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Analysis

Patient Elopement: Widespread, but Rarely Discussed

By Jennifer Thew RN  
   December 06, 2016

New policies developed by nursing leaders at three Chicago-area hospitals guide hospital staff in caring for behavioral health patients and keeping them safe.

Caring for behavioral health patients is a major challenge for nurse leaders. When it escalates to elopement—the unauthorized departure of a patient from a hospital—patient safety becomes an immediate concern.

Patients with behavioral health needs often present to hospital emergency departments or, because of medical co-morbidities, are admitted to a medical-surgical unit where staff may not know how to care for this patient population.

But nurse leaders at Weiss and three other Tenet Health Chicago-market hospitals have worked together to develop standardized polices regarding patient elopement.

Creating policies to guide staff in caring for behavioral health patients can improve both quality and safety of care, says Mary Shehan, DNP, RN, NEA-BC, chief nursing officer at Louis A. Weiss Memorial Hospital in Chicago, part of Tenet Health.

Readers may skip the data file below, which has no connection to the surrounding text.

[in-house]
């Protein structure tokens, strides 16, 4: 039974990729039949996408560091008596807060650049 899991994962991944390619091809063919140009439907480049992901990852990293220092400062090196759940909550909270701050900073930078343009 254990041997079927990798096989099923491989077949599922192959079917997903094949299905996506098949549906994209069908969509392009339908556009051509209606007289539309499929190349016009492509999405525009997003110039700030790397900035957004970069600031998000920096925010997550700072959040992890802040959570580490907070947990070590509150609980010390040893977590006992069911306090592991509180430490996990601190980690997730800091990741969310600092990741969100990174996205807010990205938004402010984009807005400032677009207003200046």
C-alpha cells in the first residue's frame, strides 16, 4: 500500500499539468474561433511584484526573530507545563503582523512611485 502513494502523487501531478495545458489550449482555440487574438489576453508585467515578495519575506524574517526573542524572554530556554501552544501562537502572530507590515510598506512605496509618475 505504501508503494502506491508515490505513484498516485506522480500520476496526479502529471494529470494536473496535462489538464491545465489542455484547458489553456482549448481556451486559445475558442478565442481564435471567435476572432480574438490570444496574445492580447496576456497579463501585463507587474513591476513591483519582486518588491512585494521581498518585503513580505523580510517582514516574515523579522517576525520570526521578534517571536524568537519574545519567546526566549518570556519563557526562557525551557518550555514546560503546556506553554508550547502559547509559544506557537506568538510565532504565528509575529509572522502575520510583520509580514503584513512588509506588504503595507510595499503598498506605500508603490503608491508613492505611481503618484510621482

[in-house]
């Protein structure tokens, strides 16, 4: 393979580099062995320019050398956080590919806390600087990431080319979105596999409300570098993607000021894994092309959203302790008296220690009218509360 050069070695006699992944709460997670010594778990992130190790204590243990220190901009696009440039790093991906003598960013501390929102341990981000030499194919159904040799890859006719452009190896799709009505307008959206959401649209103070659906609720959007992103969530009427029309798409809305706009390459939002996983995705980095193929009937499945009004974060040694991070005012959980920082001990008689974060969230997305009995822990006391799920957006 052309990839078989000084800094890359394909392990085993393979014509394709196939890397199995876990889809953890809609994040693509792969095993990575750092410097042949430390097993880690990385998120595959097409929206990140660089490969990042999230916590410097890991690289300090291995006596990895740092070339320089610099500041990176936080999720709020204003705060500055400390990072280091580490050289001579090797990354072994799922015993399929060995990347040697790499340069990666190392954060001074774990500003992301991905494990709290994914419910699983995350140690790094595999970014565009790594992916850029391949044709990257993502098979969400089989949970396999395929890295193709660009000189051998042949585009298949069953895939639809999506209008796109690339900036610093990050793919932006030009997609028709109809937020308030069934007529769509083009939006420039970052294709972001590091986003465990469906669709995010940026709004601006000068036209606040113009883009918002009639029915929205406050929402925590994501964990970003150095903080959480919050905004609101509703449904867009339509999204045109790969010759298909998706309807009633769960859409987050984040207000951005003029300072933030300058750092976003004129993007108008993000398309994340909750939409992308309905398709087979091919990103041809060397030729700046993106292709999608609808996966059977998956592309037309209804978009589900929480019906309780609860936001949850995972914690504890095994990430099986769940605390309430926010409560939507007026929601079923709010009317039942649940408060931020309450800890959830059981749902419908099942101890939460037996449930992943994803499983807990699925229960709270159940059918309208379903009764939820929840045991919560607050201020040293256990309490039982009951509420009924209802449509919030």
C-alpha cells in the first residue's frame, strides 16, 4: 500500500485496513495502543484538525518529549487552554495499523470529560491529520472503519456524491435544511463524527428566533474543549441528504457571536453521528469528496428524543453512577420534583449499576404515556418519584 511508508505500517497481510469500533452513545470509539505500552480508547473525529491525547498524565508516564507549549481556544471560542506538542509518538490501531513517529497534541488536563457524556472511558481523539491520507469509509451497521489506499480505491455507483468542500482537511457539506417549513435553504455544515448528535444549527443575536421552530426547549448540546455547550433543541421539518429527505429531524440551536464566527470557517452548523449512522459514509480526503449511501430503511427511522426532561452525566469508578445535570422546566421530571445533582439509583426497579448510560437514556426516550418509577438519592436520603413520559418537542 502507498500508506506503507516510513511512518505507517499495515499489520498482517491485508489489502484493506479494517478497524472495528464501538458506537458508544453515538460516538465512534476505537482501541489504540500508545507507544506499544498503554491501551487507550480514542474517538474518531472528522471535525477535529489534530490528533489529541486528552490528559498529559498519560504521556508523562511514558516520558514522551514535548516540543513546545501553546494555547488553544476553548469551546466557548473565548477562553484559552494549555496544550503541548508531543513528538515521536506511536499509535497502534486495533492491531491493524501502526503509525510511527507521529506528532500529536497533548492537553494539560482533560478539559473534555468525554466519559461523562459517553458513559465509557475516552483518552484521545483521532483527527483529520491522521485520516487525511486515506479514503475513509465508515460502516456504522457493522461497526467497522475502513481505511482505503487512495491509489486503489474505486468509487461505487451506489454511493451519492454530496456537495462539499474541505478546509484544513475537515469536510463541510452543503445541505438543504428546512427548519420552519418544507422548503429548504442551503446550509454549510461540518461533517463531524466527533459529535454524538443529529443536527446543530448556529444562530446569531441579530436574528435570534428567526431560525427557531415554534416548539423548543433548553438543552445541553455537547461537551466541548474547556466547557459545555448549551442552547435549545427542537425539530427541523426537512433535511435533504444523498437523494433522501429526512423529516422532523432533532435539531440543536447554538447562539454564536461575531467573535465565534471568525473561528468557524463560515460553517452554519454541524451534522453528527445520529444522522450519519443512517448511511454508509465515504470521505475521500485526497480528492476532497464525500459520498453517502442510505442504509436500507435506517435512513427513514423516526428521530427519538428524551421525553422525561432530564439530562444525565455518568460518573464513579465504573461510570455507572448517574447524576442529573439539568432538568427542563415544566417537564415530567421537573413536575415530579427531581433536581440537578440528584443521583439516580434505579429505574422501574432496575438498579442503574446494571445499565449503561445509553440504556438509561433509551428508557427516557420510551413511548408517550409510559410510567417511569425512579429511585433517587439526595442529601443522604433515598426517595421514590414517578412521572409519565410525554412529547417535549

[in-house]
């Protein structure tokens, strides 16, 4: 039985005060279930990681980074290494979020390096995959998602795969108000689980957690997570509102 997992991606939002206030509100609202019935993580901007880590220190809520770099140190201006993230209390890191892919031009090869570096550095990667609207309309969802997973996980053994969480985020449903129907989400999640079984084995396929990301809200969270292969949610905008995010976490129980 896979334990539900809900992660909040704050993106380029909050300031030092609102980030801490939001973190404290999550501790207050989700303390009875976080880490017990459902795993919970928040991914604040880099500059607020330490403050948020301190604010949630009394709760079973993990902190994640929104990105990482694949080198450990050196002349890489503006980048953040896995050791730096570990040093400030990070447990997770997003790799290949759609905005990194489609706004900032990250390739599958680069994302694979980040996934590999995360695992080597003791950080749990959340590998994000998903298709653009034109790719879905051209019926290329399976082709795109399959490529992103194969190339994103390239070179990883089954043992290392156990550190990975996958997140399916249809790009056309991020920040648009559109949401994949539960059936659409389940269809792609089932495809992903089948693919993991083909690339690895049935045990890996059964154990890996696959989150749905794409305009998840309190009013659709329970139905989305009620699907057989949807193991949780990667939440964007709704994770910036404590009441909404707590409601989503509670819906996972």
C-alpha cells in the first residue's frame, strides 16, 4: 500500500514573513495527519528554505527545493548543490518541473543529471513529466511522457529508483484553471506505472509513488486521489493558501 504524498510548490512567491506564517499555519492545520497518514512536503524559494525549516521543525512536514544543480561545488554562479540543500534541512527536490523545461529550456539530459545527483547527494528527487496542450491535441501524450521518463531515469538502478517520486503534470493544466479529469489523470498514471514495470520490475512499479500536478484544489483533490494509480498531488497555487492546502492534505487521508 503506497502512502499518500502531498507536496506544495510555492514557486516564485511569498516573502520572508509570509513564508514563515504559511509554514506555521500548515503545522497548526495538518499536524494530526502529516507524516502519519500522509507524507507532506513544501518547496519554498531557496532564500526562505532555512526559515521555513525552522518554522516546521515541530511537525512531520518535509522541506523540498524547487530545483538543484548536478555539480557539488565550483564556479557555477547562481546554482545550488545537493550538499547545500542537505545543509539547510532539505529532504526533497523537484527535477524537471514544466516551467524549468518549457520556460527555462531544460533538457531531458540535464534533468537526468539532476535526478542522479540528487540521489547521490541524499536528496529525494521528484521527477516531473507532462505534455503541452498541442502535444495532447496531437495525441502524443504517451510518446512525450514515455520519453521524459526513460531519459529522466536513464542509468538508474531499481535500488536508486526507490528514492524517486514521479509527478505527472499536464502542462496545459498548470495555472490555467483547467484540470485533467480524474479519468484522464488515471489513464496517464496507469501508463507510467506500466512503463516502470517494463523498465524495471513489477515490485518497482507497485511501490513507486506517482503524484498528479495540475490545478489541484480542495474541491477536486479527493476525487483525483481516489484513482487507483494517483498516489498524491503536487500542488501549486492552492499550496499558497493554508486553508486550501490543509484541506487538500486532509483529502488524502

Shehan spoke at the recent HealthLeaders Media Chief Nursing Officer Exchange at the Bacara Resort & Spa in Santa Barbara, CA.

The Problem
Patient elopement is a very real problem that most organizations have experienced at one time or another, but it is rarely discussed. About 20% of adults in the U.S. experience mental illness in a given year. About 4% experience a serious mental illness that interferes with life activities, according to the National Alliance on Mental Illness.

"Preventing patient elopement is a concern we all face, especially for those patients who are at risk for harming themselves or others," Shehan says.

Patients elope in a number of ways. Some will leave the building if they do not have constant supervision when they are sent to a have a test or procedure done, or while using the bathroom. They may also exit out an open door after another person leaves, which Shehan calls "tailgating."

No matter how elopement occurs, there are consistent, proactive ways to better prepare an organization and its staff to better deal with the issue.

Jennifer Thew, RN, is the senior nursing editor at HealthLeaders.


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